The yeast used to make beer has yielded what may be the first gene for beer foam, CFG1, scientists are reporting in a new study. The discovery opens the door to new possibilities for improving the frothy "head" so critical to the aroma and eye appeal of the world's favorite alcoholic beverage, beer. And it gives Science 2.0 another reason to write about beer.
When temperatures get low, close to absolute zero, some chemical reactions still occur at a much higher rate than classical chemistry says they should – in that extreme chill, quantum effects enter the picture. Researchers have now confirmed this experimentally, providing insight into processes in the intriguing quantum world in which particles act as waves and perhaps also explaining how chemical reactions occur in the vast frigid regions of interstellar space.
If you, like me, are possessed with that gene that makes people eat the whole bag of chips (don't laugh - somewhere in that 100,000 words of ENCODE public relations blitzing
, I saw it), there is good news; not all of science is busy curing cancer and solving the big mysteries of the universe.
I'm not much of a drinker, never have been. I have always assumed it was because I did competitive athletics until I was about 25, which means I was outside the age where you 'learn' to like the taste of alcohol, so I never picked it up.
Older now, I can drink a beer socially and I sometimes drink a glass of red wine because the consensus says it is good for you in moderation, but I am still not really a drinker.
The world wastes 1.3 billion tons of food per year. If only scientists could create a "biorefinery" that could change food waste into a key ingredient for making plastics, laundry detergents and scores of other everyday products. Because wasting less food would just be crazy talk.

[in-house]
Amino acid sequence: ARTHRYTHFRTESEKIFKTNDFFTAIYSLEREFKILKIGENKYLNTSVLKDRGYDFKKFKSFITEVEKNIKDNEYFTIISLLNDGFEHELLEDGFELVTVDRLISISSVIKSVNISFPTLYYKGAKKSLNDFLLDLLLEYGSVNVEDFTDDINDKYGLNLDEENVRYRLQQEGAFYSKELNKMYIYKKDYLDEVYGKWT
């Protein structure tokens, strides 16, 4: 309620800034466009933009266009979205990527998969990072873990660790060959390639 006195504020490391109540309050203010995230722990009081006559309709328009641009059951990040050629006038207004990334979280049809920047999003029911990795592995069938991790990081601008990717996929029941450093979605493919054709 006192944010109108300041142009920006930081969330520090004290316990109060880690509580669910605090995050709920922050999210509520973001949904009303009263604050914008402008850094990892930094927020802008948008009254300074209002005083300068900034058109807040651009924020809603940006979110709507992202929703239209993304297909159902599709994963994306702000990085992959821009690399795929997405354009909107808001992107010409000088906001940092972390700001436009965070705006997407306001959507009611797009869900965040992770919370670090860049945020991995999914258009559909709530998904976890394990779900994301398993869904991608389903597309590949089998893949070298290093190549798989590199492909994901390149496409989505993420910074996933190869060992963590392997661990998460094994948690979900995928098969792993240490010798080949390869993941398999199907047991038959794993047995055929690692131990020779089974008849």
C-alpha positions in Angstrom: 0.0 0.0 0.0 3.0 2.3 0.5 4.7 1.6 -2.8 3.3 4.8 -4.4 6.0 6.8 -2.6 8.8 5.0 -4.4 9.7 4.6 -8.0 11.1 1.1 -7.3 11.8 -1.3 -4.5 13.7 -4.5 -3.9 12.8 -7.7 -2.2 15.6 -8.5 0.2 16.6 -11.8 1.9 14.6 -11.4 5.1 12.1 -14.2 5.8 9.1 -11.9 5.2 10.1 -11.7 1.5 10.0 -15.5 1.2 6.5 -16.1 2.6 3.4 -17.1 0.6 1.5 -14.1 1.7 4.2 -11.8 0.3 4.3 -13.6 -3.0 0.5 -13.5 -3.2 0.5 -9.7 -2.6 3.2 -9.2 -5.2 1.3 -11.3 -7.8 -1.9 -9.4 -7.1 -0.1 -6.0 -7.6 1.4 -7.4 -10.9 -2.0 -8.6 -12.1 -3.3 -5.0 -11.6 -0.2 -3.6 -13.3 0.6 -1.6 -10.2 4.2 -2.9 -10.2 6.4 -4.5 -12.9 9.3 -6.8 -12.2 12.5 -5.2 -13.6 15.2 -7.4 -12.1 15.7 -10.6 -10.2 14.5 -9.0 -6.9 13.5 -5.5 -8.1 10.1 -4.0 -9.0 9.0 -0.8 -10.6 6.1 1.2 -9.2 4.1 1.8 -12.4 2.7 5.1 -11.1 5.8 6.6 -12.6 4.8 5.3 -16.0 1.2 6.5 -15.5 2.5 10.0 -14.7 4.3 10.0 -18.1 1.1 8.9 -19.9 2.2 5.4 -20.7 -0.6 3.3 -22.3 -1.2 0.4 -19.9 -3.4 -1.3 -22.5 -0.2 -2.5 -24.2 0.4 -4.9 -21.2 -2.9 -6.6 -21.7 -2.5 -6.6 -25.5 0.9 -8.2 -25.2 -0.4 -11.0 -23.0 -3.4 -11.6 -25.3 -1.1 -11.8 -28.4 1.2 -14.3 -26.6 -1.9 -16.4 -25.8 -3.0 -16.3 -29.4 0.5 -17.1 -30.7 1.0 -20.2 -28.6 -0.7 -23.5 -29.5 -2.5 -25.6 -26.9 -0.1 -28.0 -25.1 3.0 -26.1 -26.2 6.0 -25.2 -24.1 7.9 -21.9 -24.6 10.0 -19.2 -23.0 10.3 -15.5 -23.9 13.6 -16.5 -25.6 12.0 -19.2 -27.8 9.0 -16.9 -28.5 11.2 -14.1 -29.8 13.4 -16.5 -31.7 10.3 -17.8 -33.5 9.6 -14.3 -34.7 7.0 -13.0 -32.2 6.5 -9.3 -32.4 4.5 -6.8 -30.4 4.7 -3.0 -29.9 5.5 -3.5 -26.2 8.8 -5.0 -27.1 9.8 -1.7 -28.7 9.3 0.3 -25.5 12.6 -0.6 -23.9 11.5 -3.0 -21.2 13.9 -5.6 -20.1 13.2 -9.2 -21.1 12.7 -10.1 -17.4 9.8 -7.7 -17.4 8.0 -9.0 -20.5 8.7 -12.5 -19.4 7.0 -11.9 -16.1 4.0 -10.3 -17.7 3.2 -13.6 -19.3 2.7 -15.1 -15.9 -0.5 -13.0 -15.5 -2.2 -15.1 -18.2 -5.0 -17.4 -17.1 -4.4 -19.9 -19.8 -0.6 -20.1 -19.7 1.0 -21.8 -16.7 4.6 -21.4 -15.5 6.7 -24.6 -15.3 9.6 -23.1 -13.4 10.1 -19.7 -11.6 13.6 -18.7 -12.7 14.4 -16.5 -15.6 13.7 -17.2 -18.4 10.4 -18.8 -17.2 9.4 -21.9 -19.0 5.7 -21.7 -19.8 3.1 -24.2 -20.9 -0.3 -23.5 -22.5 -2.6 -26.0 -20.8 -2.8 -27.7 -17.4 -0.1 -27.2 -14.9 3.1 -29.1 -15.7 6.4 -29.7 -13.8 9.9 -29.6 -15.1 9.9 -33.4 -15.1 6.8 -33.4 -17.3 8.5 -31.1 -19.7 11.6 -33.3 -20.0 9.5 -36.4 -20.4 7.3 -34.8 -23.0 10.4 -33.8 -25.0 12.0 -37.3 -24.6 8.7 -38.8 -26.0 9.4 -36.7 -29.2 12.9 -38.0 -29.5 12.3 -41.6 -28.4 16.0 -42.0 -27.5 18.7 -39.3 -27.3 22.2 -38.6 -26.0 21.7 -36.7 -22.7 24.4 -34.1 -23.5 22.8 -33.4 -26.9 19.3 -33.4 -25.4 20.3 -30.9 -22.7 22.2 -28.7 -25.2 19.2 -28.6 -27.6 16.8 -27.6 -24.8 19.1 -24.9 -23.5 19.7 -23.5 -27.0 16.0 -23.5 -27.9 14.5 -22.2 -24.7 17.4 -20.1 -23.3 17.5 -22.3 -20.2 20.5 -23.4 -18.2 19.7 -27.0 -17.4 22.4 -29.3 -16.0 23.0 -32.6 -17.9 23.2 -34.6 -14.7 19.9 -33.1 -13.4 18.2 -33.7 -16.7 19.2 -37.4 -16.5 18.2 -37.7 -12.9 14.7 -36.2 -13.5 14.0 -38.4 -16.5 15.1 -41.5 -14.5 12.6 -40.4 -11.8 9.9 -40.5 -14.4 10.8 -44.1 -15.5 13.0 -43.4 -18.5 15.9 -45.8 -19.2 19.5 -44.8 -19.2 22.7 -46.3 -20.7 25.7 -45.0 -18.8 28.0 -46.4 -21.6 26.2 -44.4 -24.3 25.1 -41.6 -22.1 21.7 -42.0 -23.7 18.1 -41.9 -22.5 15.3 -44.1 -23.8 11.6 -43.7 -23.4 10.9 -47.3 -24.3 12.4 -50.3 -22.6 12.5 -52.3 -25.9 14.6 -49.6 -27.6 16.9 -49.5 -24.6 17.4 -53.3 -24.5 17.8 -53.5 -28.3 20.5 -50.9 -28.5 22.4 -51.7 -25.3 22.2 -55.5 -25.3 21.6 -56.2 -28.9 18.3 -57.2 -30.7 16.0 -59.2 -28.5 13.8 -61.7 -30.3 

The food biorefinery process involves blending the waste foods with a mixture of fungi that excrete enzymes to break down carbohydrates in the food into simple sugars. The blend then goes into a fermenter, a vat where bacteria convert the sugars into succinic acid. Succinic acid is one of those key materials that can be produced from sugars and that could be used to make high-value products - everything from laundry detergents to plastics to medicines.
Viscous materials do not follow standard laws - below a sub-melting point threshold, anyway.
Glass-formers are a class of highly viscous liquid materials that have the consistency of honey and turn into brittle glass once cooled to sufficiently low temperatures. Researchers have examined the behavior of these materials as they are on the verge of turning into glass. Although science does not yet thoroughly understand their behavior when approaching the glassy state, the new study relies on an additional type of dynamic measurements and clearly shows that they do not behave like more simple fluids, referred to as "activated" fluids. This is contrary to recent reports.
Even though arsenic is toxic for many organs in the human body, it is used in therapeutic medicine and the treatment of some forms of cancer, and is an active component of drugs against parasitic diseases.
A new study shows that ursolic acid, a natural substance found in apple peel, can partially protect mice from obesity and some of its harmful effects.
What do diamonds and chocolate have in common? Well, urban legend says girls love them both. Maybe we can add volcanoes if we are using correlational woo.
A previously unrecognized volcanic process similar to one used in chocolate manufacturing is important in the dynamics of volcanic eruptions. 'Fluidised spray granulation' is a type of gas injection and spraying process used to form smooth coatings on confectionaries but it can also occur during kimberlite eruptions to produce well-rounded particles containing fragments from the Earth's mantle - most notably diamonds.
If you're an anti-science hippie obsessed with the notion that 'natural' is always superior to whatever 'inorganic' means to people who know nothing about science or medicine or food or generally what carbon-based life means, I have good news for you; you may soon be able to determine if that caffeine in your Organic, Free-Range Red Bull is really natural.
What? Organic, Free-Range Red Bull doesn't exist? Well, it should. Farmer's Market shoppers will dutifully line up for that, I can just feel it.